In what is being touted as the first time humans have remotely controlled insects, University of California at Berkeley engineers successfully implanted radio-equipped, “miniature neural stimulation” systems into flying beetles–most notably, the “elephant” beetle Megasoma elephas (pictured above), which can grow up to 20 cm (about 7 + inches) in length.
There’s just one problem: while the engineers are able to control the bug’s muscle movements, so far, the beetles can’t fly–due to the heft of the micro electronics “on board”. Further refinements will need to be made to these systems. Currently, tests are being conducted with miniature solar cells, piezoelectrics (pressure-generated electric power), and other micro-electro-mechanics (MEMs) to power these devices and minimize their weight.
The final step would be to equip the insects with miniature cameras and/or microphones. The “cybug” project (note: entomologists do not consider beetles to be true “bugs”; this is a colloquial term) is being funded by DARPA (the U.S. Defense Advanced Research Projects Agency) in the hope that one day the insects might be employed on the battlefield (e.g., to spy on troop movements) or perhaps even sent to spy directly on military commanders’ strategy meetings. The chief engineers at UC Berkeley for this cybernetic insect project are Michel Maharbiz and Hirotaka Sato.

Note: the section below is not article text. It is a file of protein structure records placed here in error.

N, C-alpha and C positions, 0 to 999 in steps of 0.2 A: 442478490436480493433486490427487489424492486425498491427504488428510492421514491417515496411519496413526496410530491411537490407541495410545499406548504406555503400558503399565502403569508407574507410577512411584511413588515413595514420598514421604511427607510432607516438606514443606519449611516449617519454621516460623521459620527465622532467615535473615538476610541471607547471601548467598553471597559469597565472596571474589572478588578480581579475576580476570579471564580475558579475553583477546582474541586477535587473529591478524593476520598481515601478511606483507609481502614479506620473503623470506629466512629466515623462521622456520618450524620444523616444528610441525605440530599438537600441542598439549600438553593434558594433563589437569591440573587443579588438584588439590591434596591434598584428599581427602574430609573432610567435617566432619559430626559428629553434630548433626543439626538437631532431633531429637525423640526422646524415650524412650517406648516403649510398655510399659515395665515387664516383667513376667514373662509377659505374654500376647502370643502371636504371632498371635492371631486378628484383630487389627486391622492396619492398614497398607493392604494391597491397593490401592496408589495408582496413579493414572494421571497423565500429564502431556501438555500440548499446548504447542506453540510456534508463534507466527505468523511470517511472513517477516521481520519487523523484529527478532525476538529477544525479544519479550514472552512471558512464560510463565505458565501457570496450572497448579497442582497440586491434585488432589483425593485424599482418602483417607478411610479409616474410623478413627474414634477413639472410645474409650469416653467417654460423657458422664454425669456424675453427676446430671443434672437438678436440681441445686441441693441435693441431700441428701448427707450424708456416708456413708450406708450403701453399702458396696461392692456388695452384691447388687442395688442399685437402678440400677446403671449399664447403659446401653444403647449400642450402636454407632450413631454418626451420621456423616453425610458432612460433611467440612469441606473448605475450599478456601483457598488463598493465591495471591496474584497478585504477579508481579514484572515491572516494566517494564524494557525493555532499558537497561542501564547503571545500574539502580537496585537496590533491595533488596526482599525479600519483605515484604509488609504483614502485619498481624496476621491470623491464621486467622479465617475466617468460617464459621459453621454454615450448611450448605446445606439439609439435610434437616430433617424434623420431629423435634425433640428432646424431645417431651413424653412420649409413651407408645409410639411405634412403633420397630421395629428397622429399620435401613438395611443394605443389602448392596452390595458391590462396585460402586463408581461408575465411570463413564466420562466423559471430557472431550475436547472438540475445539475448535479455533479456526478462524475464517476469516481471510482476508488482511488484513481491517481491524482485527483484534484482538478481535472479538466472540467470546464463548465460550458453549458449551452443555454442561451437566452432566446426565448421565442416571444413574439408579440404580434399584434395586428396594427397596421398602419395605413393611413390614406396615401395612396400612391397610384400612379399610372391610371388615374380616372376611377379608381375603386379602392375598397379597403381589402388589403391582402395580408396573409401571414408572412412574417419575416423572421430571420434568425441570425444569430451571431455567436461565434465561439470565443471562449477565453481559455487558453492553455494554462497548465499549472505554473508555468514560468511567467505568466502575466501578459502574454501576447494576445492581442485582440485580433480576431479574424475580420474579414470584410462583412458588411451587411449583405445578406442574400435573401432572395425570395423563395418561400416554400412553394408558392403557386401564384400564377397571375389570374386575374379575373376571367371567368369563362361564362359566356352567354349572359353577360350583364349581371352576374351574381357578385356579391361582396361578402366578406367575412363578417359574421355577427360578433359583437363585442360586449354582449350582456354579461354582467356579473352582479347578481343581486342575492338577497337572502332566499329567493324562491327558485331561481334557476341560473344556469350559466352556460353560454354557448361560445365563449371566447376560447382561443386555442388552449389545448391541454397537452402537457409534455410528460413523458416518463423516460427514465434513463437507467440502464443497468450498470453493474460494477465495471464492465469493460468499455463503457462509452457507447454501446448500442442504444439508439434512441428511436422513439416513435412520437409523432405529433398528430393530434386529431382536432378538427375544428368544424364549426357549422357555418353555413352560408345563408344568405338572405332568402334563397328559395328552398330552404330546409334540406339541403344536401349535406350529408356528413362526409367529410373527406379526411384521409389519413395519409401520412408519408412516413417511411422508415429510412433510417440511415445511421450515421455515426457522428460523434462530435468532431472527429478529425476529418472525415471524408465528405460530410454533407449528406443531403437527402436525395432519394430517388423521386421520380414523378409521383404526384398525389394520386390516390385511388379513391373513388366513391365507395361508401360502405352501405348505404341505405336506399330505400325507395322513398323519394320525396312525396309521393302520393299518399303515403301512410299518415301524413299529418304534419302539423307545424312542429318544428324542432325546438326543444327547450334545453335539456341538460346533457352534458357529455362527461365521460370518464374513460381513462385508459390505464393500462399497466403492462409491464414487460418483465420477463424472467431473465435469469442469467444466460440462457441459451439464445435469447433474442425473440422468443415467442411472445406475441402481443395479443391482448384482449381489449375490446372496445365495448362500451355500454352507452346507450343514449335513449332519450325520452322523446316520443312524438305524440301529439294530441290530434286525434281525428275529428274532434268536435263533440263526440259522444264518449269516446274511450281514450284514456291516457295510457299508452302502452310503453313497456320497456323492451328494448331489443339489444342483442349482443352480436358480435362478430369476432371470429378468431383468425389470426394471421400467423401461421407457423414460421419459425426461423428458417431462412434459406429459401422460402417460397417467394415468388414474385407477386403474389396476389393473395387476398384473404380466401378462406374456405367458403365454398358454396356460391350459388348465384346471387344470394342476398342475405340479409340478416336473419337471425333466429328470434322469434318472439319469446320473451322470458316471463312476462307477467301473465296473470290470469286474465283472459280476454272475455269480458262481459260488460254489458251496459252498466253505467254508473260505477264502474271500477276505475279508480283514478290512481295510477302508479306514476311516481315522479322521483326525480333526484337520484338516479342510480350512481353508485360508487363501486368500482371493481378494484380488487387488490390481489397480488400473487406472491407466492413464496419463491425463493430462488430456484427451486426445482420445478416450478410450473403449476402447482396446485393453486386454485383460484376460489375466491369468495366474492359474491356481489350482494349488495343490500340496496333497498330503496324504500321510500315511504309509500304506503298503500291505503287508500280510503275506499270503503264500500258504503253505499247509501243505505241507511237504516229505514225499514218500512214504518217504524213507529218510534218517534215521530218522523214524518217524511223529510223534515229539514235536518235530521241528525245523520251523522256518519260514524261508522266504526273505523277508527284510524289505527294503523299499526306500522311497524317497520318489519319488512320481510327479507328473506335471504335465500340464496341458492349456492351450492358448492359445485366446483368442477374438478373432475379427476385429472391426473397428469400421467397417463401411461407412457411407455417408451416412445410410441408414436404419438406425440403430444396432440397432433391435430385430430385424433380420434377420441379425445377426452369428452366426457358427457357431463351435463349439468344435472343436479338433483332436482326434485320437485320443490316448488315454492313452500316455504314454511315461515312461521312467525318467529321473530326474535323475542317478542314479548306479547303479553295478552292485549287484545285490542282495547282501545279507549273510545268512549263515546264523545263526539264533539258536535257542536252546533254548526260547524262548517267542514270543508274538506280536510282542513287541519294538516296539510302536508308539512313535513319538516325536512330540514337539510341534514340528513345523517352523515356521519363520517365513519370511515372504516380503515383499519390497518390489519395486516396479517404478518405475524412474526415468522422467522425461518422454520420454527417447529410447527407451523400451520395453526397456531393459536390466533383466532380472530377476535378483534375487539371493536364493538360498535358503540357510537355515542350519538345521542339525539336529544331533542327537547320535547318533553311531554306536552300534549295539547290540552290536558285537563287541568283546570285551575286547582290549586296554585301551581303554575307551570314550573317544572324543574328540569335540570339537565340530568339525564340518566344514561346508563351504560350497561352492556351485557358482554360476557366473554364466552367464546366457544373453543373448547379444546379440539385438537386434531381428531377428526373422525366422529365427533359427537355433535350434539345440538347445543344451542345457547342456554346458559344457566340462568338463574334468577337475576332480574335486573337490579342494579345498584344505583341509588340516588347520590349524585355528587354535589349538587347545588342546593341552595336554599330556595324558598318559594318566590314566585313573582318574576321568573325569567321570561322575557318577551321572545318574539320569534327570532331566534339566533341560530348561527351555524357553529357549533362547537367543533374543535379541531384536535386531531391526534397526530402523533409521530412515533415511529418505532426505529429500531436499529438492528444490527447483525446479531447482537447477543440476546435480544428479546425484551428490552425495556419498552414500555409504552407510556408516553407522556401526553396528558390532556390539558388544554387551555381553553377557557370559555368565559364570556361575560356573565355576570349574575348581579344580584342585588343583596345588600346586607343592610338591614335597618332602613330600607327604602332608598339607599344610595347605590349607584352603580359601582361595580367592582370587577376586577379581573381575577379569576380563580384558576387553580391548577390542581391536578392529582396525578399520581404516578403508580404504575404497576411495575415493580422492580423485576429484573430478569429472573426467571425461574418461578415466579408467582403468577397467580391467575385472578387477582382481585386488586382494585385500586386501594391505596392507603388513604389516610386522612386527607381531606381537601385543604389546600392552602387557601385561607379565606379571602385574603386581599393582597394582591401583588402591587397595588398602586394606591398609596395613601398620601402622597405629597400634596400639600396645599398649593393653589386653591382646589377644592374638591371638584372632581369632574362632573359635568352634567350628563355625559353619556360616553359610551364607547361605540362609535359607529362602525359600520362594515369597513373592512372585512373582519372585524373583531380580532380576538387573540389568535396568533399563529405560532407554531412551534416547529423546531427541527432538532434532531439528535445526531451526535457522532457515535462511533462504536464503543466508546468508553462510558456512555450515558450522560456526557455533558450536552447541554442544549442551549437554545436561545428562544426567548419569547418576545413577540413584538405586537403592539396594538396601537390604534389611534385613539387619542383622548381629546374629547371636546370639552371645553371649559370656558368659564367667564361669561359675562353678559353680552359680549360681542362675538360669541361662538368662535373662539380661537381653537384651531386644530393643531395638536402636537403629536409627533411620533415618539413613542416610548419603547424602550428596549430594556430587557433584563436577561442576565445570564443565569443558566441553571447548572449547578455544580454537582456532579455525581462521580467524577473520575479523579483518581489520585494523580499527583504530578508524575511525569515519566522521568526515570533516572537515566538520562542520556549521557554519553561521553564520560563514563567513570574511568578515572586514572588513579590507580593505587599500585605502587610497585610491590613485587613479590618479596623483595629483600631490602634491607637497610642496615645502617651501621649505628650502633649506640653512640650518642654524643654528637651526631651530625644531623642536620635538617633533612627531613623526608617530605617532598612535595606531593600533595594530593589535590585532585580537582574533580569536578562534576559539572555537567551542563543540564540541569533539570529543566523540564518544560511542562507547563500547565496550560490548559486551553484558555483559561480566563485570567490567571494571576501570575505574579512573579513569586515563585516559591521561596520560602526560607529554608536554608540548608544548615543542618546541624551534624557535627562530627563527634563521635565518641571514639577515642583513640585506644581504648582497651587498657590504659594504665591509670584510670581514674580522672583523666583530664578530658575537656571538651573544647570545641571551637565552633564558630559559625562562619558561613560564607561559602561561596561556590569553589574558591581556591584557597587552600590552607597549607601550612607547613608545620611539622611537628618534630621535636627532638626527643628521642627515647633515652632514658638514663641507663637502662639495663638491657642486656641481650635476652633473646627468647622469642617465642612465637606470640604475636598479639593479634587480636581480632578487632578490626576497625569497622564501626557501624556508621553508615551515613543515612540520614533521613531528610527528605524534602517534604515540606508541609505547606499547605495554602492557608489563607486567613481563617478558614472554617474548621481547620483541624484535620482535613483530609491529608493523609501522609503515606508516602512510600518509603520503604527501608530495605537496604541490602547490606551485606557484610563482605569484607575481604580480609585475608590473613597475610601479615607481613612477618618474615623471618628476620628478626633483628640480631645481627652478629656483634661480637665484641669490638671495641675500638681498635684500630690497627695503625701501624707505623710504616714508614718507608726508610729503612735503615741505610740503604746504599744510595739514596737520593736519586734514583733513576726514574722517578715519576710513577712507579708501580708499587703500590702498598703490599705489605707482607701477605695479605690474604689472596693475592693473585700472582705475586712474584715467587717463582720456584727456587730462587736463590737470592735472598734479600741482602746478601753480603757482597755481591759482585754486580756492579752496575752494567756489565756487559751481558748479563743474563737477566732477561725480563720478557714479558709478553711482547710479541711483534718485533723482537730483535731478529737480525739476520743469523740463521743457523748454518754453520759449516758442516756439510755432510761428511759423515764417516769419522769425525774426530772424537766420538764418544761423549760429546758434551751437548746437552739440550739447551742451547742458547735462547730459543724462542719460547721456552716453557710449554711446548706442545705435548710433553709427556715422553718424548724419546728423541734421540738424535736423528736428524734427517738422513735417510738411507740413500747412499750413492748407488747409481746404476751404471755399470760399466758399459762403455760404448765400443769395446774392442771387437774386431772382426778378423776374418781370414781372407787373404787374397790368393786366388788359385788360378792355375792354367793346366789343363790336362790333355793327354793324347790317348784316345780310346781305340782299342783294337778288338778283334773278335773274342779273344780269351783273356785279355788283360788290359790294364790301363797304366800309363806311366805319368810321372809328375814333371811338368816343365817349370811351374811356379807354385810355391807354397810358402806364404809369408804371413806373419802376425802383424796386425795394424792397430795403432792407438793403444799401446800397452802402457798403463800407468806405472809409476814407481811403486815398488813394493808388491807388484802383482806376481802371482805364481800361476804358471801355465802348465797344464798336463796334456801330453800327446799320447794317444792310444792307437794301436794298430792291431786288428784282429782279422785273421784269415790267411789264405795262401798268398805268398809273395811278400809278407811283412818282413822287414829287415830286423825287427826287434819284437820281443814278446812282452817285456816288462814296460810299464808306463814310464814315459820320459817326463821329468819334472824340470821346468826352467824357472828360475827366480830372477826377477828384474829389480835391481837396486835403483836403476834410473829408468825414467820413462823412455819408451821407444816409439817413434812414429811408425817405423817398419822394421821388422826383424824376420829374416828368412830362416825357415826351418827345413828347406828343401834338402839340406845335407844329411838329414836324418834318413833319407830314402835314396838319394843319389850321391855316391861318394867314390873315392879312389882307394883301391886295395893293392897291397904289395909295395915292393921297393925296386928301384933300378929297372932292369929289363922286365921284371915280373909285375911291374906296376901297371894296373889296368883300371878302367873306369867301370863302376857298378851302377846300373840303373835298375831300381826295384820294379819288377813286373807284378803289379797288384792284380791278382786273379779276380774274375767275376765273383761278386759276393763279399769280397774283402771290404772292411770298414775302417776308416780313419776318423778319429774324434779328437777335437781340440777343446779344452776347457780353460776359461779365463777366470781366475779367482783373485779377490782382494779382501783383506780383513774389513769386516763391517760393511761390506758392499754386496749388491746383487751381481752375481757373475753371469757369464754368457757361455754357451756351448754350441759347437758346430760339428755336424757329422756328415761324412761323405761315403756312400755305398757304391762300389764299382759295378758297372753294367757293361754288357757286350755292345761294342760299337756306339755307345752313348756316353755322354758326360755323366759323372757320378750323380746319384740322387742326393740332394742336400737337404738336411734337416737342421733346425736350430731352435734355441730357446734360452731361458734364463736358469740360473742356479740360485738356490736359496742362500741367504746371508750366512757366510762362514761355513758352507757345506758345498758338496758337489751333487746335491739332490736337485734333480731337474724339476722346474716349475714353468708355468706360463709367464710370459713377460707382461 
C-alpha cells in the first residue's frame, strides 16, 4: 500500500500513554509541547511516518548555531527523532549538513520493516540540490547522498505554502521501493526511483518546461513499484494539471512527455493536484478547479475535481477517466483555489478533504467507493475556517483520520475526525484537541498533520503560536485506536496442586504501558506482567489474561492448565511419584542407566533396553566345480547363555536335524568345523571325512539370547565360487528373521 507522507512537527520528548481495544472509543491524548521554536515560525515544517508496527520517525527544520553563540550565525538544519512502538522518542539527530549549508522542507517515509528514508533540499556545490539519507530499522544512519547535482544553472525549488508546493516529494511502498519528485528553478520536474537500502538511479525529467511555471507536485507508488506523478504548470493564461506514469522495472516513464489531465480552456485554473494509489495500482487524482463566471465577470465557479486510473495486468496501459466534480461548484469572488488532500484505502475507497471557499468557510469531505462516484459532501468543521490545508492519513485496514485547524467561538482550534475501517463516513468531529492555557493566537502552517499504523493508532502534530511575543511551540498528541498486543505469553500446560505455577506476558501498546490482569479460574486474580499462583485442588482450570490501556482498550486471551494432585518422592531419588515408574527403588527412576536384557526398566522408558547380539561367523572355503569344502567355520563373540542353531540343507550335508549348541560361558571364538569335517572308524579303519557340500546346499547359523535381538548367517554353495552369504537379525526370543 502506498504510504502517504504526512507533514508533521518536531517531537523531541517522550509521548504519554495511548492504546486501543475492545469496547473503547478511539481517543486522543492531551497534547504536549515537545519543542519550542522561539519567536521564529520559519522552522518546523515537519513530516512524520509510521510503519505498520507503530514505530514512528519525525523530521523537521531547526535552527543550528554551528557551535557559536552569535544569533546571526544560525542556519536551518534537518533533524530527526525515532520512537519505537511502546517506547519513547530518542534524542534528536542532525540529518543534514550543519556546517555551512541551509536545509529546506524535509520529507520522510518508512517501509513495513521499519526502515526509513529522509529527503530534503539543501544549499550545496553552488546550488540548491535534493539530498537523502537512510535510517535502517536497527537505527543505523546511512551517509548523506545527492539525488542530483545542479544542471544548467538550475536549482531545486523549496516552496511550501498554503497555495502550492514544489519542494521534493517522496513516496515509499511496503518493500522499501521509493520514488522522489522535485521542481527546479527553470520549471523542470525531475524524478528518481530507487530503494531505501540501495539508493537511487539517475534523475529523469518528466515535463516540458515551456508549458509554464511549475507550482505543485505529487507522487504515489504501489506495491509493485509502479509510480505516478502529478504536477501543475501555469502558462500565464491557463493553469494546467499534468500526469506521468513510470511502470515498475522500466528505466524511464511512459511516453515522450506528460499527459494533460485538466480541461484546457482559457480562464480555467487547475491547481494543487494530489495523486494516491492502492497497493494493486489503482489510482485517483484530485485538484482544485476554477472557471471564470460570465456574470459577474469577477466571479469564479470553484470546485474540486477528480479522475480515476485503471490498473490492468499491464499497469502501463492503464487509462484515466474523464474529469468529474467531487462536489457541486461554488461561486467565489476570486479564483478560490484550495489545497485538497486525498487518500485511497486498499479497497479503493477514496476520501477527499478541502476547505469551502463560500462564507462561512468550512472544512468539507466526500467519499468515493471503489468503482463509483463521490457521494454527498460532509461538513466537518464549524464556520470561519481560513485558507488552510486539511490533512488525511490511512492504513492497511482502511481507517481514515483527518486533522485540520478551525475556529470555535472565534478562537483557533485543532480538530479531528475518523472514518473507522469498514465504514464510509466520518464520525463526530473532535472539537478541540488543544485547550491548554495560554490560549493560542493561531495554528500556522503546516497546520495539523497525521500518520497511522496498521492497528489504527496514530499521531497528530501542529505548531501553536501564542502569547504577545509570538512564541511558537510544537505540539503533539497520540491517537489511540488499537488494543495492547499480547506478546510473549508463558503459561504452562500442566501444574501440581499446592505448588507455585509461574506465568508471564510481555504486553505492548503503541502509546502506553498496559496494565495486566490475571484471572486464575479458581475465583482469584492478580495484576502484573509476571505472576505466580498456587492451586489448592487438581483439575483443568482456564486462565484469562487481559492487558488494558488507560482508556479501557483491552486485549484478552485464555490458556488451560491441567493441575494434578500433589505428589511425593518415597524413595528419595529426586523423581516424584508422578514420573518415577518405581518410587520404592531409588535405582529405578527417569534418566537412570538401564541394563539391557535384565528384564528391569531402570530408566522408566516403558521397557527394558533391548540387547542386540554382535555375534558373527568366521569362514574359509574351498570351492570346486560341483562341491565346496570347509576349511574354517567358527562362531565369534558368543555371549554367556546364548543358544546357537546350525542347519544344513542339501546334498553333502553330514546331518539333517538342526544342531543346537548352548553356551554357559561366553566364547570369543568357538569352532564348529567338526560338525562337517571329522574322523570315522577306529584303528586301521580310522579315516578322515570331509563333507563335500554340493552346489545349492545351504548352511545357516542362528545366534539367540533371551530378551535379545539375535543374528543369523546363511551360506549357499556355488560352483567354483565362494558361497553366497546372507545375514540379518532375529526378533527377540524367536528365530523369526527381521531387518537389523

The implantable devices consist of three electrodes, a micro battery, and a micro controller, which can then receive signals from a remote operating system, such as a laptop. Other beetles used in these experiments are Cotinus texana and mecynorhina torquata (2 cm and 7 cm respectively).
In a recent BBC feature, it was suggested that one other use for these cyborg beetles–admittedly an illegal one–could be as carriers of chemical or biological agents for targeted assassinations.
At this point, one might be reminded of the fictional use of dolphins depicted in the ’70’s era film Day of the Dolphin. That movie prompted widespread ethical concern over the use of such highly intelligent animals for such draconian political and/or military purposes. Are insects–perhaps the most despised/feared animal form on Earth–worthy of the same ethical concern and treatment?
top image: Michel Maharbiz, UC Berkeley School of Engineering